If an officer is pulling you over at night, you should pull over just like you normally would if it was during the day. By law, an individual should find the first available safe location to pull over their motor vehicle. The specific circumstances of a particular stop vary given the time of day and weather conditions, which impacts where the stop is being made. In dark areas or areas that lack sufficient light, a person is still required to comply with all police requests to pull over.
In many Buck County traffic stops at night, police follow slowly behind the operator to a location they see as safe and indicate verbally to the driver to pull over to a specific location. It is not eluding a police if an individual is being slowly followed by police and complying with all requests. For more information about traffic stops at night, contact an experienced attorney in Bucks County.
When drivers are pulling over during a stop to a safe location, they should wait for the police to exit their vehicle and approach them. The driver should not attempt to exit their motor vehicle without the request of a police officer. The individual should have their hands in a visible location and comply with the demands made by police. In most cases, police request a license registration for the motor vehicle and proof of insurance. Once it is requested and not prior, the driver should obtain the materials and turn them over in a non-hostile manner to the police officer requesting the information.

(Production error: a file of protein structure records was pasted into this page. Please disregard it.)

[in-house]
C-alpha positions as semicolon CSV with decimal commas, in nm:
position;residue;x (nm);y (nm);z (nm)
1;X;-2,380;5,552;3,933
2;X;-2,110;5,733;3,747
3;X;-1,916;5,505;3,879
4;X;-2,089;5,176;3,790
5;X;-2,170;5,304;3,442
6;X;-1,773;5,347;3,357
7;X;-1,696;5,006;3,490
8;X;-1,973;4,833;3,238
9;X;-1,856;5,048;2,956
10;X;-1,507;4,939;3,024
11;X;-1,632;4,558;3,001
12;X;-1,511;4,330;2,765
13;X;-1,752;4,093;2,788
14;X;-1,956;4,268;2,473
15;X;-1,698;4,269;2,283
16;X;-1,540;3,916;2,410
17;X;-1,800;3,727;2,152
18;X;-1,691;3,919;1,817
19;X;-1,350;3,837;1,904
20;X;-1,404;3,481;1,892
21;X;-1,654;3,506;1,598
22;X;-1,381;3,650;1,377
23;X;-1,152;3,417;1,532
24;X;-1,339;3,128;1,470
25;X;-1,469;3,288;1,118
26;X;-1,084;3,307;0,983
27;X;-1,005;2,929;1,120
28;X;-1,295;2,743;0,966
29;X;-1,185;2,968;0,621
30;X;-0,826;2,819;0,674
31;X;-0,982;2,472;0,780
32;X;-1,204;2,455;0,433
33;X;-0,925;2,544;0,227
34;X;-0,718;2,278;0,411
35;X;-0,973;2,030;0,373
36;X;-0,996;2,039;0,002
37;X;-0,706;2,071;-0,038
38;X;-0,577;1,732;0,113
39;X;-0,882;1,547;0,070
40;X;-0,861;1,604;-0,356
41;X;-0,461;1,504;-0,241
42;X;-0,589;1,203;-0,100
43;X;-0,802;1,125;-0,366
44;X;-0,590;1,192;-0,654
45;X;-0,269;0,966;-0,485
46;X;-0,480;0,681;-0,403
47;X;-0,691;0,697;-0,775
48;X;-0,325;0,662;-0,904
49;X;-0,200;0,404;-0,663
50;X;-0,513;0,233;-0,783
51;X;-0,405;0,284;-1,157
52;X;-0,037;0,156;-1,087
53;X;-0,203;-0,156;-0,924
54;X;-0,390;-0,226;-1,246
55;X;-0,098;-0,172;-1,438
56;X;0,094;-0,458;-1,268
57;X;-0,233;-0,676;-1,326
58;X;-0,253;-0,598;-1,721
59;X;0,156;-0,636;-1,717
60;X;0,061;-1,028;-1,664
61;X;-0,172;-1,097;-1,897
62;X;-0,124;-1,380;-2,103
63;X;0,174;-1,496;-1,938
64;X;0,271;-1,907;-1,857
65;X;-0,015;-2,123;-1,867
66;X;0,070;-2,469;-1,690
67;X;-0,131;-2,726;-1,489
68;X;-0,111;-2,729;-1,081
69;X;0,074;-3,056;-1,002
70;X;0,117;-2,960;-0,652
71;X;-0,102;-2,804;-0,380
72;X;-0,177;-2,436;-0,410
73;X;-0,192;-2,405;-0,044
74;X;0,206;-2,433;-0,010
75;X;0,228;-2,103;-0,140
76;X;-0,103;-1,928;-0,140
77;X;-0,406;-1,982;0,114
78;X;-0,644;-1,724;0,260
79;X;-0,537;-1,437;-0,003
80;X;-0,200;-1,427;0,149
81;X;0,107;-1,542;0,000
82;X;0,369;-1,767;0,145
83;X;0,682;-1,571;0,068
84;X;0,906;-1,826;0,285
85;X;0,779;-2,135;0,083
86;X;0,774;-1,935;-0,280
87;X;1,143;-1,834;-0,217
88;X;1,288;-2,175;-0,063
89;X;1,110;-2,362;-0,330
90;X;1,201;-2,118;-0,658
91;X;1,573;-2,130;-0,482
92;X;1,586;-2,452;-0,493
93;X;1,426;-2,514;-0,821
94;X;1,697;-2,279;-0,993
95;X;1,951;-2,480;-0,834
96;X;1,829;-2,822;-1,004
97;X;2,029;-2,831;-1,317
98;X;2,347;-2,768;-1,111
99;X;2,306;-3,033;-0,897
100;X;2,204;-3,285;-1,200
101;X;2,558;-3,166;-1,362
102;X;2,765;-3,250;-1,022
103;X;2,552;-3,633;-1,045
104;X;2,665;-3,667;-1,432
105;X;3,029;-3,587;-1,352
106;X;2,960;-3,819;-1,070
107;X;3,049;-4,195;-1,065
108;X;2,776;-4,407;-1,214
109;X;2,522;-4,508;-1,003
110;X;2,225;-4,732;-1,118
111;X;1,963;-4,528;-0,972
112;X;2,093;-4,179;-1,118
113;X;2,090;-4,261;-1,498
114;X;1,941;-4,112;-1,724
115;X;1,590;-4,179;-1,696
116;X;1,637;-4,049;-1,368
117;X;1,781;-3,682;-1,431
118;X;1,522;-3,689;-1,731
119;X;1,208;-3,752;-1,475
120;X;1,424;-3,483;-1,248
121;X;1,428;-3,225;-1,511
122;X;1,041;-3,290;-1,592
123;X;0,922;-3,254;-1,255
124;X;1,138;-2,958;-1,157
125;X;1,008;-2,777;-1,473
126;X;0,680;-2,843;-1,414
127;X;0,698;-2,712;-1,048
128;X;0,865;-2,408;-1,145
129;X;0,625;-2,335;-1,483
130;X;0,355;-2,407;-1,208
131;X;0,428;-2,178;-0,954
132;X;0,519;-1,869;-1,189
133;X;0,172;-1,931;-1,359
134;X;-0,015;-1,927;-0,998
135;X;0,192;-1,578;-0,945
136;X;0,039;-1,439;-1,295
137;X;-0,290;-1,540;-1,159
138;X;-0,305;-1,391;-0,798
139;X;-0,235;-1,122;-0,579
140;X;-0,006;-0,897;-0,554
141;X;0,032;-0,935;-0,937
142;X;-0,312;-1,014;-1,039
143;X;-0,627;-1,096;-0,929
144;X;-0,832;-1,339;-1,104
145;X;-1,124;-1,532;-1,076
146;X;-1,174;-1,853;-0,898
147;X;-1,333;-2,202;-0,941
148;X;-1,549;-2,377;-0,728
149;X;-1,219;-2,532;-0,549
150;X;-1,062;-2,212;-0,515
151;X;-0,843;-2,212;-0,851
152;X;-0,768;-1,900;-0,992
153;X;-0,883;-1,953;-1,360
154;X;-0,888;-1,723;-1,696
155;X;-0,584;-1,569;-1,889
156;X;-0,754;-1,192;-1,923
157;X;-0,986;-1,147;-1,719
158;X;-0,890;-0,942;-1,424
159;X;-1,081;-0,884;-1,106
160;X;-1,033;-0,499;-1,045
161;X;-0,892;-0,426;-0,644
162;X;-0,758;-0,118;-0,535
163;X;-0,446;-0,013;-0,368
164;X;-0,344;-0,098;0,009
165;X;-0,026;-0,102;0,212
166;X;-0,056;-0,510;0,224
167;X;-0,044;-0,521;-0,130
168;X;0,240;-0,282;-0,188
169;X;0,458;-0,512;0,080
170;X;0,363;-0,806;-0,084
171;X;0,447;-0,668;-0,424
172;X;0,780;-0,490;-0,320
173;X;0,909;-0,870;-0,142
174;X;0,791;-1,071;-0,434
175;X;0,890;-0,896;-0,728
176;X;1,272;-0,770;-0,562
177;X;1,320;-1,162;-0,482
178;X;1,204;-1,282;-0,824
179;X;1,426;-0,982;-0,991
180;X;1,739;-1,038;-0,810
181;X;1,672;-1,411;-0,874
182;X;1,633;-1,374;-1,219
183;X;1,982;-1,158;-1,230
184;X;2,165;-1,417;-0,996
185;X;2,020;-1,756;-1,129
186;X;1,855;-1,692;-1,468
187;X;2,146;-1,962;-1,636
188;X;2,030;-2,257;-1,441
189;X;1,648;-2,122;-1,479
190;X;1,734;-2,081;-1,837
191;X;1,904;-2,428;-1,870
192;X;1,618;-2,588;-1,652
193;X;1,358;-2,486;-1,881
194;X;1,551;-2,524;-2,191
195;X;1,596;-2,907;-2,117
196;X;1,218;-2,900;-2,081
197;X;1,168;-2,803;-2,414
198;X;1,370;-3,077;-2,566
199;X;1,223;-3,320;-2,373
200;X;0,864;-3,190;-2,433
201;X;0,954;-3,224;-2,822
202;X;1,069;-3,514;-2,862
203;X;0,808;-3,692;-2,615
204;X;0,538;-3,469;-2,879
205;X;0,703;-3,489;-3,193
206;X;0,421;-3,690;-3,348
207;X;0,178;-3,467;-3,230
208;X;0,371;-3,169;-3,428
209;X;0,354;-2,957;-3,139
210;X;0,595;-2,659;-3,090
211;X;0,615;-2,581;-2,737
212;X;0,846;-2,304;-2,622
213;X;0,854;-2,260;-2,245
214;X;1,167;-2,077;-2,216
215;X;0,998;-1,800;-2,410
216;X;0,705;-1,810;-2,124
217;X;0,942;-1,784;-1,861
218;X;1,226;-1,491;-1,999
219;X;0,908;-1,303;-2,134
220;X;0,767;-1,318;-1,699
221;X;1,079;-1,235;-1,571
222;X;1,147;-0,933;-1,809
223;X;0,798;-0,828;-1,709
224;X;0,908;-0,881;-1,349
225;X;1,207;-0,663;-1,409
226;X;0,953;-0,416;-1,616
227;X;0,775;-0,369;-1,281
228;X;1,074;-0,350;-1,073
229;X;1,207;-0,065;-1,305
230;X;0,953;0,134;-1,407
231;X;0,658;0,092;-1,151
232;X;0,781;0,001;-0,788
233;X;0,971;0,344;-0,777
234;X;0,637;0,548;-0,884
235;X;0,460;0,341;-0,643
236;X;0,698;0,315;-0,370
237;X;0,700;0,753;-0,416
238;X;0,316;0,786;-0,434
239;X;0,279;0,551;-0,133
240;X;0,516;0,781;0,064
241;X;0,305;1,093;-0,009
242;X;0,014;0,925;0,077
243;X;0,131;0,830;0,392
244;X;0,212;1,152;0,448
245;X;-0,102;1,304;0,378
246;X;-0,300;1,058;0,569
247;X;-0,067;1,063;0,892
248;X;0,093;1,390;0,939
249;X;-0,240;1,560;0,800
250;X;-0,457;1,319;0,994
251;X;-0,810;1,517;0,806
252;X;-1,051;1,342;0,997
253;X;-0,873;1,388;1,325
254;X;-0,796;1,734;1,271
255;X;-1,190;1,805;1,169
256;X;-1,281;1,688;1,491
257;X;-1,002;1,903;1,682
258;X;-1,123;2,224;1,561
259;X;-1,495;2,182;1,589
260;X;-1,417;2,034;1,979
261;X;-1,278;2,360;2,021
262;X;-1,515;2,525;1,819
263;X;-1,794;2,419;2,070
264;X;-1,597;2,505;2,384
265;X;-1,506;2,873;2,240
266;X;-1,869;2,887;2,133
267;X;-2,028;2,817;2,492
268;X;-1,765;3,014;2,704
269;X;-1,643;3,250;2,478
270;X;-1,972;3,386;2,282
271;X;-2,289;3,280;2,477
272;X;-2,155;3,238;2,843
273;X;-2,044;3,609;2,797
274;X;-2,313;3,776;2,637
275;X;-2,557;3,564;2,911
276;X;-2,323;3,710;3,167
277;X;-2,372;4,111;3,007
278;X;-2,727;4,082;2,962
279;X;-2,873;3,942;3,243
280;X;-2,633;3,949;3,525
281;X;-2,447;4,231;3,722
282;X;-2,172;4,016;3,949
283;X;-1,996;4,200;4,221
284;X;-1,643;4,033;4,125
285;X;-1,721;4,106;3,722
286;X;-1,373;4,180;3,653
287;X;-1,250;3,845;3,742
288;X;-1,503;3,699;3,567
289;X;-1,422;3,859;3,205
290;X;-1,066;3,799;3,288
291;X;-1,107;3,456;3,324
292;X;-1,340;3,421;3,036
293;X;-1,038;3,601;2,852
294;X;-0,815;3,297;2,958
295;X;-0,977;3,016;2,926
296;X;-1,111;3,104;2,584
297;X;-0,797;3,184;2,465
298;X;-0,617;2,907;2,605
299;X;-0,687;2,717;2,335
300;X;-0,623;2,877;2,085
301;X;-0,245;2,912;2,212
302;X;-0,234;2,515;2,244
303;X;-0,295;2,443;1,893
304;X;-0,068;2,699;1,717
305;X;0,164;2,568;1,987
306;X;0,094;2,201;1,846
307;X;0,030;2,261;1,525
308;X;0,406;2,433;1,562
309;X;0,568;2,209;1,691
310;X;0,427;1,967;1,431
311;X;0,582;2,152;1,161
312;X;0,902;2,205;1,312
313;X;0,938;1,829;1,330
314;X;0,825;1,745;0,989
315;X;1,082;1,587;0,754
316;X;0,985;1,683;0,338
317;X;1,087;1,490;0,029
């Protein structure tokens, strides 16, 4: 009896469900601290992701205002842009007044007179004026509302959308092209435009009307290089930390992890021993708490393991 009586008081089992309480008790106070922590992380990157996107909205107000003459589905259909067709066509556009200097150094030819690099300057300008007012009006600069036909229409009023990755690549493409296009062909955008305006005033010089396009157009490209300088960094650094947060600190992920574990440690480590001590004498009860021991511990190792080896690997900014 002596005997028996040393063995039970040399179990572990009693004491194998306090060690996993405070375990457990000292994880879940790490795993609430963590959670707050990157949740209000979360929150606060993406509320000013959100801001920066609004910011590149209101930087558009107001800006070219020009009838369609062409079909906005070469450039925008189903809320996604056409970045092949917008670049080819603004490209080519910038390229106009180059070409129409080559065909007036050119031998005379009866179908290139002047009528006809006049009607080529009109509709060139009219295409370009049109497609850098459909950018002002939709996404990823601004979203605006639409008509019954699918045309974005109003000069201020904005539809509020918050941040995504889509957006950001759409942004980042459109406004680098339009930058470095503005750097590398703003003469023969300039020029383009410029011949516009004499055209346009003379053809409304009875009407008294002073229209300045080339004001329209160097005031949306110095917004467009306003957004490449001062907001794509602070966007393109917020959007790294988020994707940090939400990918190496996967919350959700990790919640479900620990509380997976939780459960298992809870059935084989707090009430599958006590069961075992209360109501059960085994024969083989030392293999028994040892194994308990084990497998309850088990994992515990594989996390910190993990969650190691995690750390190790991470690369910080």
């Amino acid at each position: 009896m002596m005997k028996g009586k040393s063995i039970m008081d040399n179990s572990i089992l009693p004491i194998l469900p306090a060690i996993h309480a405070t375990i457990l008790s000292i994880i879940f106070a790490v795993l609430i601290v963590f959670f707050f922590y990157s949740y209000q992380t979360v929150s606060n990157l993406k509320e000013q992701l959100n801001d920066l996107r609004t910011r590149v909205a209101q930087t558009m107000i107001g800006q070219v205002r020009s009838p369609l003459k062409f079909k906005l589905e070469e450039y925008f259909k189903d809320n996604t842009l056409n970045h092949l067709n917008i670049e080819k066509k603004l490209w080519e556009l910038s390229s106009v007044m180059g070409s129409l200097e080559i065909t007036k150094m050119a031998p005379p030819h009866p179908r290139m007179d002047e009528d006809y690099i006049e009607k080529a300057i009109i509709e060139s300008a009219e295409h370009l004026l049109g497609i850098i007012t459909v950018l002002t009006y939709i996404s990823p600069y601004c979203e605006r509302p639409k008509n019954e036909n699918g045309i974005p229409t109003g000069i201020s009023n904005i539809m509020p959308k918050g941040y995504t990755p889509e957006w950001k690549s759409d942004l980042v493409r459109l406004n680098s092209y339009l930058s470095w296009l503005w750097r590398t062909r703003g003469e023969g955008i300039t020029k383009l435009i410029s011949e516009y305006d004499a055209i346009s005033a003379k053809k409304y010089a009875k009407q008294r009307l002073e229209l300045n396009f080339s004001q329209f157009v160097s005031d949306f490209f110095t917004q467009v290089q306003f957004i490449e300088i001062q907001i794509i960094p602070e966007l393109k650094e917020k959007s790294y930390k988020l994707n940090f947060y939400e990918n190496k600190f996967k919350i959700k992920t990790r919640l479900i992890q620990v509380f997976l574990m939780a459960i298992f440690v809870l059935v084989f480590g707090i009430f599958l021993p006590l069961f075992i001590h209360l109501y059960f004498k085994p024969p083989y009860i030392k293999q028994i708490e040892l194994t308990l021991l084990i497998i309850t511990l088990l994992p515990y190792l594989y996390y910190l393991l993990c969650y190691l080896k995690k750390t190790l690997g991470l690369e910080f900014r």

Individuals making sudden movements may cause expectations to rise and could be asked by police to exit their motor vehicles. In the majority of cases, once the police give commands and the driver follows through with the commands, the motor vehicle stop comes and goes in a peaceful and safe manner.
Whether a traffic stop is made during the daytime or the nighttime, the specific facts of the individual stop often dictate the procedures the operator and the police follow. In traffic stops at night in Bucks County, there is a heightened level of security when dealing with the police because the roads are more barren in certain areas. Light is not always available and police often move at a slower pace to ensure the operator, passengers, and their own safety. With nighttime stops, the same rules apply. For example, during a nighttime stop, a police officer may use a flashlight or other lighting device on the driver’s vehicle to illuminate the situation. If that is not available, police may deal with the operator one-on-one in the vehicle or ask the operator to step out of the vehicle. They could then have a conversation about the necessary paperwork or what occurred.
Bucks County traffic stops at night should be handled with more caution than a stop during the day. The driver should comply with the police and make sure they do not make any sudden movements that could escalate the situation. If you have any questions regarding traffic stops procedures, contact a seasoned attorney who could help you avoid any unnecessary charges.
David Clark Attorney at Law